Everything in his life was flooding back through thousands of visual sound bytes. It was his helter skelter world and where he felt trapped with no escape.
Just as suddenly as it started, the spinning room stopped, and he and the boy felt they were being beamed up higher and higher and onto higher ground. It was far more peaceful here, and far more colourful, where knights rode magnificent horses alongside cowboys and Shaolin monks while magic men flew in a purple sky.
It was where the past met the present and everywhere in between was set in what looked like a mythical and mystical fantasy world. “This is your Christmas present, the one you never had”, sang the boy. “Take in everything around you, learn to accept the good with the bad. The inspiration you’re looking for can only be found in your head. It won’t be found just lying there doing nothing in your bed.”
The man thought about that. How he had given up and his excuse that he needed to be inspired. He realised that all he needed to be inspired was around him- in his past, present and future. The boy placed something into his hands. It was his old guitar.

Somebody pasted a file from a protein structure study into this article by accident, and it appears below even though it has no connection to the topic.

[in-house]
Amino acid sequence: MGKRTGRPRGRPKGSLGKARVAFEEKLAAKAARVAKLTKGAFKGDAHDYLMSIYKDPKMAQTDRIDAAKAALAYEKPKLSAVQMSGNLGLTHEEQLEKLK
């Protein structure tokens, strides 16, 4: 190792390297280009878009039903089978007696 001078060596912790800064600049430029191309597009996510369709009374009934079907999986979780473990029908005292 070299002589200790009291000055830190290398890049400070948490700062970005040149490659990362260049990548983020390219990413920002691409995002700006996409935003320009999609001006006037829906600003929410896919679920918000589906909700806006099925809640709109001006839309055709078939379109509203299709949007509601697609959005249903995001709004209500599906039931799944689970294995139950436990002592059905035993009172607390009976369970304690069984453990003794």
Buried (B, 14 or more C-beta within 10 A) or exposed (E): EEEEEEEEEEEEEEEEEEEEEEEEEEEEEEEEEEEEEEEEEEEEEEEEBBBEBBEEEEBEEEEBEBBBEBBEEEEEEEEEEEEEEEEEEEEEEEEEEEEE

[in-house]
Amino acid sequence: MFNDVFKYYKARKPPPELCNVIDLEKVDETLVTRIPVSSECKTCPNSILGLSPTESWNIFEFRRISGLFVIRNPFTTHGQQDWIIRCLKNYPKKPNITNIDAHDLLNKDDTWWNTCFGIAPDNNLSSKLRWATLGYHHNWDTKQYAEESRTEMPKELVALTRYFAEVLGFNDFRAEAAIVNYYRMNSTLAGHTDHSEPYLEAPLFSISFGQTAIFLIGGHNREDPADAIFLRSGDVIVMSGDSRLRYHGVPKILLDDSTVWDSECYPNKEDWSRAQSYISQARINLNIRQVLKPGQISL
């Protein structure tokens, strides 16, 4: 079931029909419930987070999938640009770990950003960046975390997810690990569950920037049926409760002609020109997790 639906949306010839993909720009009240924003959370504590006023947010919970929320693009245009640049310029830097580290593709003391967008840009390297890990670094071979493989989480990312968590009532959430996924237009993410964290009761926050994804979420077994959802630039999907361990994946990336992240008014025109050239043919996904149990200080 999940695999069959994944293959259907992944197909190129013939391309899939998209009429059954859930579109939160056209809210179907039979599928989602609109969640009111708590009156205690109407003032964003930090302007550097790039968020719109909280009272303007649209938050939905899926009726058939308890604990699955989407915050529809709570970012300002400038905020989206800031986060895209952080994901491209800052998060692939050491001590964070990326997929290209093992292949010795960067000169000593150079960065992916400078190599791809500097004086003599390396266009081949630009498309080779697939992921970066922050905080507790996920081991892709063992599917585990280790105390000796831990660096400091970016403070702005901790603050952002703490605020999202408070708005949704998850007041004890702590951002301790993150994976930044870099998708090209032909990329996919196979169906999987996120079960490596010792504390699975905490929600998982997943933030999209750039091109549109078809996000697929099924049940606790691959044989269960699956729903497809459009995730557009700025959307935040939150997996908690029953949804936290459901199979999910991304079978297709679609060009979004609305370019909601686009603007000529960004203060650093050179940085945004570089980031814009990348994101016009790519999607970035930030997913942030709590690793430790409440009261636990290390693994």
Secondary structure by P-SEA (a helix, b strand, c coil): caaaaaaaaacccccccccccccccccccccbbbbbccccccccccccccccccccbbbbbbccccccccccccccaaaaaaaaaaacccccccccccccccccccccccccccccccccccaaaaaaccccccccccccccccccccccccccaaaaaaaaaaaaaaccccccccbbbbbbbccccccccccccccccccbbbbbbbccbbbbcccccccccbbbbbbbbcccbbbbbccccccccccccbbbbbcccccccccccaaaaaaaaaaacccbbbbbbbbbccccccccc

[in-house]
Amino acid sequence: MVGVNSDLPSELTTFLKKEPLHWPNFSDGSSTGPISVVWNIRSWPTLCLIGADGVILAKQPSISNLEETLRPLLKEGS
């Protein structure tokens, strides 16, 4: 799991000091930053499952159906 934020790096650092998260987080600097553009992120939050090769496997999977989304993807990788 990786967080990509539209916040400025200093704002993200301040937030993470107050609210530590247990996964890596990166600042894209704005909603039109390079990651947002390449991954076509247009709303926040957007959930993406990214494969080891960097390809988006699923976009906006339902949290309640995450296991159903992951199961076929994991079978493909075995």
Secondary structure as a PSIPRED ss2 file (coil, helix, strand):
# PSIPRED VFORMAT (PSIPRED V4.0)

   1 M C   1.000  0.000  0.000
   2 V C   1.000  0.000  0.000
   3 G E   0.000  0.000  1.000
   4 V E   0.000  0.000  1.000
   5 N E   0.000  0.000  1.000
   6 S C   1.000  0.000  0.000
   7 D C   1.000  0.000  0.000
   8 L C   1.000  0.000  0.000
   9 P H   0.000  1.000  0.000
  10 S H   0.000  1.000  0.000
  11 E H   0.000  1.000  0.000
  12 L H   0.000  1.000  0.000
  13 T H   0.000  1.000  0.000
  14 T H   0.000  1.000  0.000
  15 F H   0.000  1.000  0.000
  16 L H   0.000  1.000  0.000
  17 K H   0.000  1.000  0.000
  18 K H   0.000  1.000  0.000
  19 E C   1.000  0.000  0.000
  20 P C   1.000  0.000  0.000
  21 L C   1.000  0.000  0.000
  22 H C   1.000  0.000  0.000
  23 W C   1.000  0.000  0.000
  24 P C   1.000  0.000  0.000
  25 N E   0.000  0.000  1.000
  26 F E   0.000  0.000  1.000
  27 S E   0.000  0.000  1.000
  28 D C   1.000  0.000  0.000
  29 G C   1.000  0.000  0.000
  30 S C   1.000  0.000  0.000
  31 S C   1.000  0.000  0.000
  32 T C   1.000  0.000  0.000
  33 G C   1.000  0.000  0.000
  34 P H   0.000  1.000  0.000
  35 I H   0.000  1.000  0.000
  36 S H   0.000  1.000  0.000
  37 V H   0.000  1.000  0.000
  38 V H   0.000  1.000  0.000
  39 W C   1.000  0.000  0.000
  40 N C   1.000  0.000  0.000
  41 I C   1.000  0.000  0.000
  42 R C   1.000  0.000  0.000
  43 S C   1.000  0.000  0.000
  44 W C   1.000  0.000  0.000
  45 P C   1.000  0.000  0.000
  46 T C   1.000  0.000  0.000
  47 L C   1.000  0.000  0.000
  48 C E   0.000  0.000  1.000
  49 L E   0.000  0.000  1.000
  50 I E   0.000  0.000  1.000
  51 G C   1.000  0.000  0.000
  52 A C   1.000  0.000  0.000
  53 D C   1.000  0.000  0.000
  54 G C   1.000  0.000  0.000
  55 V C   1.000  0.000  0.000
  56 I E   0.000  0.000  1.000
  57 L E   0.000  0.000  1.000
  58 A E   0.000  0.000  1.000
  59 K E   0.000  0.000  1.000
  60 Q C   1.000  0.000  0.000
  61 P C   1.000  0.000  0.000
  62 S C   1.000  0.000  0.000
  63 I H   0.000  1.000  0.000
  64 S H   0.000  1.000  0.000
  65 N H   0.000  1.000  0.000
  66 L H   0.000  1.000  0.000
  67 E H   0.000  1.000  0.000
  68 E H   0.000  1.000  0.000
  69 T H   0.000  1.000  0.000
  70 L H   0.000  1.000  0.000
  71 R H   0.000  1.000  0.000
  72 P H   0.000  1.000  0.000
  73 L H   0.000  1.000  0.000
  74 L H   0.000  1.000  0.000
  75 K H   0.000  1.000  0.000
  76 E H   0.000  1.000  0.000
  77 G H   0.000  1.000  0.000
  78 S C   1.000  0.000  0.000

As he stared at it, the guitar started to play wonderful new melodies that were coming from his heart and his mind. His heart and mind were guiding his fingers. The boy who he once was sang with him. He seemed to know the melodies. He knew what had to be said: “The darkness has gone and the fog has lifted. There’s a new light shining around me.
Can’t be around so much negativity
I can’t be anything more than what I am here to be.”
“This was you before you lost yourself”, said a voice. The voice belonged to a tall, thin old man with shoulder length hair, who he had never seen before. Or had he?
Wait: This was the old man who had sold him the Christmas tree. He didn’t introduce himself. Maybe he didn’t have to? Was everything happening around him part of his past, present and future? Was he finding himself again? Was this the Christmas he never had? Had he found the meaning of Christmas? Where was this leading him?
There was a road sign above him that simply said, Positivity. That man is me, and I have found myself. Where am I heading? Does it matter? Join me. Leave the past behind. You don’t need the extra baggage. It’s weighed me down for too long.
© Hans Ebert